No matter what you do, I won’t give up on you.
To me, it’s hard to believe that my students would ever think that I would give up on them—but when I really think about it, I can think of plenty of adults that I looked up to and trusted who did give up on me. Some of the adults I looked up to most in high school stopped talking to me entirely—I mean, wouldn’t even acknowledge me at graduation—after a silly prank I pulled as a senior. I was so devastated that it took years for me to get over that rejection.
Adults who influence for a weekend, a few months, or even a year are a dime a dozen. People who are passionate about students, invested in them in the long run, and who are willing to love fiercely—even when those kids they love so much screw up—are a rare breed.
But they’re life changers, I think—and I’ve been privileged to work with many of them in the last few years. They are truly shaping the entire future of the kids they’re invested in, and allowing God to literally speak through them to these kids—and as a program director, there’s nothing more inspiring than that.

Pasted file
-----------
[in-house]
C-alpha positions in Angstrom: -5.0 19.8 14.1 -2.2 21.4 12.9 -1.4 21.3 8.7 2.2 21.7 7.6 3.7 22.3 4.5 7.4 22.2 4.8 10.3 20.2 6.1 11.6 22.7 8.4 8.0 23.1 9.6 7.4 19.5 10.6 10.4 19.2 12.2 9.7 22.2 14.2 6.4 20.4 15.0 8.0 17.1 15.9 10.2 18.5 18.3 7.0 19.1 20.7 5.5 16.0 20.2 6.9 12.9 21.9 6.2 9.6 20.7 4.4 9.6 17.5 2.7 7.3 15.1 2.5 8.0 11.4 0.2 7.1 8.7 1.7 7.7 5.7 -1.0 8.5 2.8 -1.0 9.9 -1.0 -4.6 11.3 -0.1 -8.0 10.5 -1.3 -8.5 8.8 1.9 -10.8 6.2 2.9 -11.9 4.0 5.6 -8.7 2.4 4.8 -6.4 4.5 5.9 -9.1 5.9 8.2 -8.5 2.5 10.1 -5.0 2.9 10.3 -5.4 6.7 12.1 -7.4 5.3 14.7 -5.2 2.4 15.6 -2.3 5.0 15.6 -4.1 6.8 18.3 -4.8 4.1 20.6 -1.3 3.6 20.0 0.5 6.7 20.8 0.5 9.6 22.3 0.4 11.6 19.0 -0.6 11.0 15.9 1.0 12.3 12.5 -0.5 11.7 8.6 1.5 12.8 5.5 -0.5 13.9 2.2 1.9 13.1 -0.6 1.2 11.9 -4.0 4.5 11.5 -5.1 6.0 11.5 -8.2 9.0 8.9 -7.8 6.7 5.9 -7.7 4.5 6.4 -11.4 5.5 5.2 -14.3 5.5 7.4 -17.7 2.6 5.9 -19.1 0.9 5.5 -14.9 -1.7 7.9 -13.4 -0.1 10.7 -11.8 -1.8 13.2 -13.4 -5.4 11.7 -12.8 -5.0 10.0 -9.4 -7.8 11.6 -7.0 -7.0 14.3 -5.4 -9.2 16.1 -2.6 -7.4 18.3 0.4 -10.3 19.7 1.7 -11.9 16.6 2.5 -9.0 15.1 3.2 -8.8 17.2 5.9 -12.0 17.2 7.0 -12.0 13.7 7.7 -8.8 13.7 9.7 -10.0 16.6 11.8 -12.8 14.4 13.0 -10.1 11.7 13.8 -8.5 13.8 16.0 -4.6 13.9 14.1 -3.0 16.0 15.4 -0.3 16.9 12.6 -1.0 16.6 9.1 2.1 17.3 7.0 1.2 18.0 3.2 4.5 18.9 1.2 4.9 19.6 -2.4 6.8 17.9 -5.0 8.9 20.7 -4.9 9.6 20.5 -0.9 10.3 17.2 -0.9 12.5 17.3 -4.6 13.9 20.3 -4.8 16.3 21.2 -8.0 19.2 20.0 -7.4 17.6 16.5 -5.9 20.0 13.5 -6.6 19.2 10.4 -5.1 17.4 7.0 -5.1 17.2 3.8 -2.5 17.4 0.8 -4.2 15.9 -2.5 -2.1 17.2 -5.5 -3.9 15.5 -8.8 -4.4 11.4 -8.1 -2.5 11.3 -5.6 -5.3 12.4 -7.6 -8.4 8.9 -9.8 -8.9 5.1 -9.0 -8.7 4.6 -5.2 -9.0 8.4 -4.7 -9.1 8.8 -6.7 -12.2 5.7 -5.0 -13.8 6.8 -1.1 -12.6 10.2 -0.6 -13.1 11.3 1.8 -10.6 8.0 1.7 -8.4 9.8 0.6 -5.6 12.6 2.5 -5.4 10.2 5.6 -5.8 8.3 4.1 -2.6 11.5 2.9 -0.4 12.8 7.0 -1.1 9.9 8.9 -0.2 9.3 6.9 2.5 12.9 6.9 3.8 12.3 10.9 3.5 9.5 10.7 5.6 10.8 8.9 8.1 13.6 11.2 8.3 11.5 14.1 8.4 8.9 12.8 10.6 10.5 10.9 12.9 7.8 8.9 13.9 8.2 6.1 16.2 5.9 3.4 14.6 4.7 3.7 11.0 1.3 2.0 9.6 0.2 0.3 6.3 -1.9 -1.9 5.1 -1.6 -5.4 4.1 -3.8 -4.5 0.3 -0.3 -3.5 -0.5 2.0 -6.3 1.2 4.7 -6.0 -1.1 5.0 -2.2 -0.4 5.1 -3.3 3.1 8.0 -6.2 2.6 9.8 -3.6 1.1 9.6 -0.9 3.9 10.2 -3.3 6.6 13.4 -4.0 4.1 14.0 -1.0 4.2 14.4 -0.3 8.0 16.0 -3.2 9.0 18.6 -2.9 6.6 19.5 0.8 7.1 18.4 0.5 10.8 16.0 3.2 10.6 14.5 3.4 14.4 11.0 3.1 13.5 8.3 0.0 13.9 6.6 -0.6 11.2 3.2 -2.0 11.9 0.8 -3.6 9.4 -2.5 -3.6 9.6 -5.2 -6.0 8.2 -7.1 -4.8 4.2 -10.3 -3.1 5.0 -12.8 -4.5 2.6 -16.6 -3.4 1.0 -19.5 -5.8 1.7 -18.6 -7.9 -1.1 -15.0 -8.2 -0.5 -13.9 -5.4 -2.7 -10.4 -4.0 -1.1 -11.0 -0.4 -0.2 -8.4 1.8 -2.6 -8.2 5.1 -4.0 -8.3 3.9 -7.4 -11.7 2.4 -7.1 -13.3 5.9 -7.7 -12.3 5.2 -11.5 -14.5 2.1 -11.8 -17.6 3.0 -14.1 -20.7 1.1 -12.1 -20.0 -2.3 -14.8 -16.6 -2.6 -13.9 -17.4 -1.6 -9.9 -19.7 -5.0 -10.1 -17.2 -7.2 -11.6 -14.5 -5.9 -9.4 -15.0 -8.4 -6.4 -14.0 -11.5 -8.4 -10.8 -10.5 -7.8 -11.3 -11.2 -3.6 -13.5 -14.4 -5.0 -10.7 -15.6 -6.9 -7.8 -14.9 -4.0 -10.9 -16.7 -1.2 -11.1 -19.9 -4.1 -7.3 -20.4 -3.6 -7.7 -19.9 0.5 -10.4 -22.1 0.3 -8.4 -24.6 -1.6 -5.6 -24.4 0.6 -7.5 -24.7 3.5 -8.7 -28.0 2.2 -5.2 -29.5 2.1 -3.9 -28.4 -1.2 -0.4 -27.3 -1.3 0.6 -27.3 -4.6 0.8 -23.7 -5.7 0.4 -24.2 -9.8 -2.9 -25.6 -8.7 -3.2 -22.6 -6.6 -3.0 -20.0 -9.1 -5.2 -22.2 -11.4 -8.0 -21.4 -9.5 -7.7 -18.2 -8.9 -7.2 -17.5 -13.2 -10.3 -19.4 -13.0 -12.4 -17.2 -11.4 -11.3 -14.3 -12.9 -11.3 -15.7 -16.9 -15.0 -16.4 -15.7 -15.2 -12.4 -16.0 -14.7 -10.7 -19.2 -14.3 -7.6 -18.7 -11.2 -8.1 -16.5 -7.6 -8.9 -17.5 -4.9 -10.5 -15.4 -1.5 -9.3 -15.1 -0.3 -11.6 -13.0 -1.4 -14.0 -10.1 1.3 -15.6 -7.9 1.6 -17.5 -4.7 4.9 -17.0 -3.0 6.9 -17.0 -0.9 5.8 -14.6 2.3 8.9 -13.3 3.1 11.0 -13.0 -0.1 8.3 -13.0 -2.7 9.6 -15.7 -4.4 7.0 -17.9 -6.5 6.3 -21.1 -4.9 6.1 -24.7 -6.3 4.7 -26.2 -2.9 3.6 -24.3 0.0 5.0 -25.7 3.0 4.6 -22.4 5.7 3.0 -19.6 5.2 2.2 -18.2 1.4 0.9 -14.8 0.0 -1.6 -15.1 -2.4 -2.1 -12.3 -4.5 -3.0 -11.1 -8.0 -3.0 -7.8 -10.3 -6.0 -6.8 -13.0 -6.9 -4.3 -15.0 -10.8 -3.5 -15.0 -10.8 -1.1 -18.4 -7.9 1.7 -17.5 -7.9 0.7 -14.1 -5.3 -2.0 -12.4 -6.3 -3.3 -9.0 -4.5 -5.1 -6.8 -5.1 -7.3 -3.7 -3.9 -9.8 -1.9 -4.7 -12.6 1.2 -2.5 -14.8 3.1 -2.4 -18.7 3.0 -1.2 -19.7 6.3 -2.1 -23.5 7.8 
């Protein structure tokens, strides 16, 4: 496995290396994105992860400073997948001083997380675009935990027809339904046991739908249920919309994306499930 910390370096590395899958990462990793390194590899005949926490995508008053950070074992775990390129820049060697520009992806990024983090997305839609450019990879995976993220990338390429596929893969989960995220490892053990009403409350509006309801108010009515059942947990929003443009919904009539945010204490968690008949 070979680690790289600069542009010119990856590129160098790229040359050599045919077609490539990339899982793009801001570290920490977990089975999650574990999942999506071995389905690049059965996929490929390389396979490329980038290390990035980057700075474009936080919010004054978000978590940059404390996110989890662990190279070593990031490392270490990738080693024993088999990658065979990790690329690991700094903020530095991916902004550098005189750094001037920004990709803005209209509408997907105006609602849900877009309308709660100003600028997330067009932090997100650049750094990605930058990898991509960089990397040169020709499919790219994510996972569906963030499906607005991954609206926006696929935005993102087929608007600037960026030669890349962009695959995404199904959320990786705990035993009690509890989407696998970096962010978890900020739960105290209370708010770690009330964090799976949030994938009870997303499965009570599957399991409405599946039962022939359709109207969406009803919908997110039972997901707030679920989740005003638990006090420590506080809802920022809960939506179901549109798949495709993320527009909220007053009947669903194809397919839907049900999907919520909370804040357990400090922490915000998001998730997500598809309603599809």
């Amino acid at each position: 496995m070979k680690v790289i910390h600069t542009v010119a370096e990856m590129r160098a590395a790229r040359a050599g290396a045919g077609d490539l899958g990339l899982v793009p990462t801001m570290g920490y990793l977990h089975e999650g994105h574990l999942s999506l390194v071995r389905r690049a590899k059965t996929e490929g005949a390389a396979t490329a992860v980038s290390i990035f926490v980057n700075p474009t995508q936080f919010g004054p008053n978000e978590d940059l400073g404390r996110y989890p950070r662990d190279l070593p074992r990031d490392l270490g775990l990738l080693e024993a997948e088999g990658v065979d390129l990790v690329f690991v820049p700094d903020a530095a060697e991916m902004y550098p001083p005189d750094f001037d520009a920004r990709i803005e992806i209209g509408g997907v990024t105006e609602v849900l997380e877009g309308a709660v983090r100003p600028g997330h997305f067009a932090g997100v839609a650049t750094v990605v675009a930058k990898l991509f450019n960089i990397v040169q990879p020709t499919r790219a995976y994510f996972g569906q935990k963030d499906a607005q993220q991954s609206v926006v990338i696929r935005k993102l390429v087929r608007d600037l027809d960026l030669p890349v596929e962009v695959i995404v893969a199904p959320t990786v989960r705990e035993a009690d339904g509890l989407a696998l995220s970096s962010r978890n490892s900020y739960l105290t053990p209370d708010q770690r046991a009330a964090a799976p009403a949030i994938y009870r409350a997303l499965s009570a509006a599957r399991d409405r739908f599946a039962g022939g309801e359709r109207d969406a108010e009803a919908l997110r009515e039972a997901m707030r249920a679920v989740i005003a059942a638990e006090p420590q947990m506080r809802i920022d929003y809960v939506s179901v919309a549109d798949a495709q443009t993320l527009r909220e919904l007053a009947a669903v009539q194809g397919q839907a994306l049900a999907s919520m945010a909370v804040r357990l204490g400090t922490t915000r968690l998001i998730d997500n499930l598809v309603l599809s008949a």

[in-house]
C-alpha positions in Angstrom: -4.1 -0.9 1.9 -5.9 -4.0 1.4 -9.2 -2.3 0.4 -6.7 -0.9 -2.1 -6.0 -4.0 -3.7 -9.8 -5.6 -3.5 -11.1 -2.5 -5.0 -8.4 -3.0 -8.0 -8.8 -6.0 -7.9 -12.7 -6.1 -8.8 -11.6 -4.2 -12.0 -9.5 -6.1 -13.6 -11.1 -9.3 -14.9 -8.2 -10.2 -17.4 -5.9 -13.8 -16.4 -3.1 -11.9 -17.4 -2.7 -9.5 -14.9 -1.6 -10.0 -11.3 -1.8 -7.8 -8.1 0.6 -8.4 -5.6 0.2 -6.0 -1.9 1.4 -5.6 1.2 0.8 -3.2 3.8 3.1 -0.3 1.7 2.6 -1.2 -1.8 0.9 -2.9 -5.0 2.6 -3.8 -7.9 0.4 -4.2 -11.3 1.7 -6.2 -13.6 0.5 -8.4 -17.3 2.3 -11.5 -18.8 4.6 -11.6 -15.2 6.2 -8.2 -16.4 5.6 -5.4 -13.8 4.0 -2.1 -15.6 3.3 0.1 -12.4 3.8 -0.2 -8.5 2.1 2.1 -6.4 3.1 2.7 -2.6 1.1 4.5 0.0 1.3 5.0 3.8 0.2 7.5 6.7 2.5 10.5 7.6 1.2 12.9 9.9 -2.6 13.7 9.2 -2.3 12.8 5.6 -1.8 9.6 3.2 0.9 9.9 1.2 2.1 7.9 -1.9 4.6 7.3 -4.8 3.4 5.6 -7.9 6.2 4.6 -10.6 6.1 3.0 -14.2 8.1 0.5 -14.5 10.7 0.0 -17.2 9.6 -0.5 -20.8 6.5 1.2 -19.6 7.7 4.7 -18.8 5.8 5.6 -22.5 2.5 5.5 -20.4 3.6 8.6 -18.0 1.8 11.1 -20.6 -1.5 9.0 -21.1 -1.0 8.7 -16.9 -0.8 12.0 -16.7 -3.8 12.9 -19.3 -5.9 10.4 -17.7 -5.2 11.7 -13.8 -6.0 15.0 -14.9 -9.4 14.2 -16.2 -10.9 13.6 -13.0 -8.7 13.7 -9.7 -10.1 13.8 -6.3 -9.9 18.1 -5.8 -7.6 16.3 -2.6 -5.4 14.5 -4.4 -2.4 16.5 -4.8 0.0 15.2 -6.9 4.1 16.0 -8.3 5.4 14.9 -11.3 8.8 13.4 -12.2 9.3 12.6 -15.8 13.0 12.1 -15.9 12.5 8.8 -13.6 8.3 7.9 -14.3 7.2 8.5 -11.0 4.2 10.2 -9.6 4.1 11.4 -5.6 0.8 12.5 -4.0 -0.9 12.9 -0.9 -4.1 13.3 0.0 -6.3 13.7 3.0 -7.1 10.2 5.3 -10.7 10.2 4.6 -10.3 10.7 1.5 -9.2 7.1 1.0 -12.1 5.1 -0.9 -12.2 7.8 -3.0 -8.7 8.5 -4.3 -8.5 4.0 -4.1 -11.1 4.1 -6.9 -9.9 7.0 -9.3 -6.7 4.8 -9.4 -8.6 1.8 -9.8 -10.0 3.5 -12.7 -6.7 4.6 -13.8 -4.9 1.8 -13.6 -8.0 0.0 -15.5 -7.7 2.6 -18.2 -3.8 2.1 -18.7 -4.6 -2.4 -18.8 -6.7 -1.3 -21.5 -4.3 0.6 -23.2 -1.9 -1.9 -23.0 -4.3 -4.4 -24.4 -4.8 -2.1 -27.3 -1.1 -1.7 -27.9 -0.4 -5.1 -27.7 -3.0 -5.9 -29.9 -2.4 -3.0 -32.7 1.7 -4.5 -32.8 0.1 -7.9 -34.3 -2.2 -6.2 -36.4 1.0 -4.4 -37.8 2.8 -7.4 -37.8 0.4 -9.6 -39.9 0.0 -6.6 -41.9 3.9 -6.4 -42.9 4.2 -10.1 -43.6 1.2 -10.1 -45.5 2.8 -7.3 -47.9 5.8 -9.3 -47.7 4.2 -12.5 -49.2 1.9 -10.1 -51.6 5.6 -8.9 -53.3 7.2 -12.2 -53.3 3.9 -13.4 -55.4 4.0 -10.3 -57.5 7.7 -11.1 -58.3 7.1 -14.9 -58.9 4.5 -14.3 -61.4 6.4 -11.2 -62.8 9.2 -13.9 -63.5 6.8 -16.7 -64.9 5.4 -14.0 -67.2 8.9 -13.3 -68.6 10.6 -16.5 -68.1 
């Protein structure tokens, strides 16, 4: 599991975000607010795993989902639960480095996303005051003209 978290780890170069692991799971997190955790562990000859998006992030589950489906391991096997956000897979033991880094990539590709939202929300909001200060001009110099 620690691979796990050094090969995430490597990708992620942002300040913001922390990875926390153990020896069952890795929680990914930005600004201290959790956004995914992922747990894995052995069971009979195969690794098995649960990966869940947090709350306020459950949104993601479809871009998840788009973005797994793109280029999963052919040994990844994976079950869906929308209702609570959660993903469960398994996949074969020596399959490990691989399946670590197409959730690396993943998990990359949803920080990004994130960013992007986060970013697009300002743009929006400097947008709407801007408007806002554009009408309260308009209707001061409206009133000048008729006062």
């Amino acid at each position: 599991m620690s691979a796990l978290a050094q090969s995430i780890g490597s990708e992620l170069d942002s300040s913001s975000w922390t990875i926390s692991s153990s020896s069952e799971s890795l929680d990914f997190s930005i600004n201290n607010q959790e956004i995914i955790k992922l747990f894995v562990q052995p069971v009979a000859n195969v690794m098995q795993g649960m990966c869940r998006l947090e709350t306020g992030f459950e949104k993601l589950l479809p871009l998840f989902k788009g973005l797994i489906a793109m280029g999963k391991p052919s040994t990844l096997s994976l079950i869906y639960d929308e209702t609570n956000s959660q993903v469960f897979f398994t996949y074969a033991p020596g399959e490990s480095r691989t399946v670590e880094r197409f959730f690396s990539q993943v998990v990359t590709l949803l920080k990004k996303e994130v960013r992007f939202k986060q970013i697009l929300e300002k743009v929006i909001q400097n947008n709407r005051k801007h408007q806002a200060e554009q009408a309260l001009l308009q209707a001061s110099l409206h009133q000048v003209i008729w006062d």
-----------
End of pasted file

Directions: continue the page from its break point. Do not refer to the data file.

I expect more from you.
As strange as it sounds, it was an epiphany to me when I first realized that I could set my own expectations and standards for my students. And believe me, up until that point, it was my biggest struggle in ministry. I used to think to myself, “How can I expect things out of kids when they aren’t given the same standards at home? Isn’t that unfair? Just because I was raised with high standards doesn’t mean that I should impose that on other people’s kids—right?”
In the real world, though, I quickly realized that kids need standards. Everything they do, in fact, is an attempt to find out where I stand on every issue. And, their constant nagging is simply a way to find out how firmly I stand on things.
Kids—especially middle schoolers—are adaptable. They quickly figure out what adults expect a lot out of them, and respect those adults in their lives much more than those who don’t expect anything out of them at all.